First The Post revealed that football players in some of America's finest universities were receiving academic credit for participating in their sport, in courses taught by head coaches. Then NBC, in a recent halftime piece aired during the Notre Dame-Michigan football game (and in which I was quoted), expressed indignation and called the practice fraud and cheating. Two athletic directors were shown on the telecast defending the practice of credit for athletics participation, but they were nothing more than sacrificial lambs. Sports columnists across the country are expressing their outrage about intercollegiate athletics gone wild again.

Unfortunately, these outraged broadcast and print commentators have forgotten how they set up their own class schedules when they were in college.

Credit for participation has long been part of college curricula. Universities, including the best public and private institutions, give credit for participation outside the classroom: performing in the symphony or singing in the choir, writing for the student newspaper, participating in dance or theater, and studying abroad or taking physical education activity classes. Many universities give credit for life experiences before entering college, especially for older students.

One large and growing category is service learning, in which students receive course credit for participating in community activities such as volunteering in a soup kitchen, working with troubled youth or doing neighborhood cleanups. One-third of Division I-A schools give academic credit for participating in athletics practice, not only in football but in other sports as well.

Is this bad? Is it cheating? Is it fraud? It depends.

At most institutions of higher learning in this country, 120 semester credit hours, more or less, are required for graduation. Of that, about a third are designated for a major, say in physics, philosophy or journalism. Another third of the course work must be in general education; that is, required courses distributed across the disciplines but including English, math, foreign languages and so on. The final third of the typical university curriculum is made up of electives.

Elective courses cover a wide range. Some students use them to satisfy their intellectual curiosity in the arts and sciences; others use them to take courses that they simply find enjoyable. Some electives may be taken ungraded, pass-fail, and require little or no written work.

Nonetheless, participation courses for credit are a tricky business and open to abuse and fraud. In my opinion, credit for participation in athletics practice is permissible under carefully controlled conditions. It should be an elective for minimal credits -- say, one or two -- and be non-repeatable, attendance-required and pass-fail. To assign a letter grade gives an unfair advantage to student-athletes in determining their grade-point average. It is acceptable for a coach to teach the course, just as it is for the symphony conductor to do so for participation in orchestra practice.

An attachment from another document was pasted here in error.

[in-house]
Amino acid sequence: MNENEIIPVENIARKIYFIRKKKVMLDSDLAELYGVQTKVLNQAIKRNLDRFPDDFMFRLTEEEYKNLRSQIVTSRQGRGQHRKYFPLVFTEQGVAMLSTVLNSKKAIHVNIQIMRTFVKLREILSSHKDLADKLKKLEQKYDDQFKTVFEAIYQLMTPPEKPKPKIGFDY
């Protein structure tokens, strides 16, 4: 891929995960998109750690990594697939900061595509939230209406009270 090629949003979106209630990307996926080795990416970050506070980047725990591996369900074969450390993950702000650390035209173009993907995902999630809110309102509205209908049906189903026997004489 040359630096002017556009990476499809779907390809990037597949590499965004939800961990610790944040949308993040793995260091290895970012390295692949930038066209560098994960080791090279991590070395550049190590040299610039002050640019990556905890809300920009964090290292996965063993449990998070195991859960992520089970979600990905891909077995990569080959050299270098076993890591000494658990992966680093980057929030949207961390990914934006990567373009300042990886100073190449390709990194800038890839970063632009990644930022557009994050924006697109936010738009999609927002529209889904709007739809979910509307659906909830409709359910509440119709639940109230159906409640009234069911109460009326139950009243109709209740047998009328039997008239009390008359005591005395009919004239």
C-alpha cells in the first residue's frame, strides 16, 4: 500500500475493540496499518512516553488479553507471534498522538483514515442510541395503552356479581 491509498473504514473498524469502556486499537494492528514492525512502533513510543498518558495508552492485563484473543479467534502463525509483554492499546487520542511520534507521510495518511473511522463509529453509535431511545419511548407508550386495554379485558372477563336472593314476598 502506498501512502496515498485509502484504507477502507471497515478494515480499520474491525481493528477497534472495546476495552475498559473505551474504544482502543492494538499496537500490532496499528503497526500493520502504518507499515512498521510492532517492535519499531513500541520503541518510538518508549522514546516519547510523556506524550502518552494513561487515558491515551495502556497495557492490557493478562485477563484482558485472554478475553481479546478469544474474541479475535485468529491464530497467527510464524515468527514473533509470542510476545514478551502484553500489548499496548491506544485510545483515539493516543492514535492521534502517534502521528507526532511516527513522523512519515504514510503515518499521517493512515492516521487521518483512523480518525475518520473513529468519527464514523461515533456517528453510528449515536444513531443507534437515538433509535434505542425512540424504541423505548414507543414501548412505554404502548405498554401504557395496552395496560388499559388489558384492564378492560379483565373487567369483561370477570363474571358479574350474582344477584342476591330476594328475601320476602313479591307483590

A recent, highly publicized case, in which an assistant coach gave a graded course for credit that had a silly final exam, is a clear case of academic fraud. The university acted properly, I believe, in terminating that person.

Who is in charge of the curriculum? If the practice of offering credit for athletics participation is to be changed, who can do it? The answer is that in the contemporary university, the faculty has sole control over the content of the curriculum -- not the coach or the athletics director, nor the university president, and certainly not the NCAA national office. It is up to the faculty on the campus to monitor the curriculum and to change it according to its best judgment.

In fact, the faculty may not want to eliminate elective-participation courses when these courses meet strict conditions. Not all the learning that takes place in college happens in class or through textbooks. Men and women who have graduated from college should have learned persistence in striving for goals and teamwork, leadership and personal communication skills. Activities such as athletics, music and ROTC -- each under the direction of a knowledgeable teacher and monitor -- can teach these skills.

College credit for participation in athletics and other fields is more complex and nuanced than its critics allow. It would help if they did their homework before drawing conclusions.

The writer is president of the NCAA.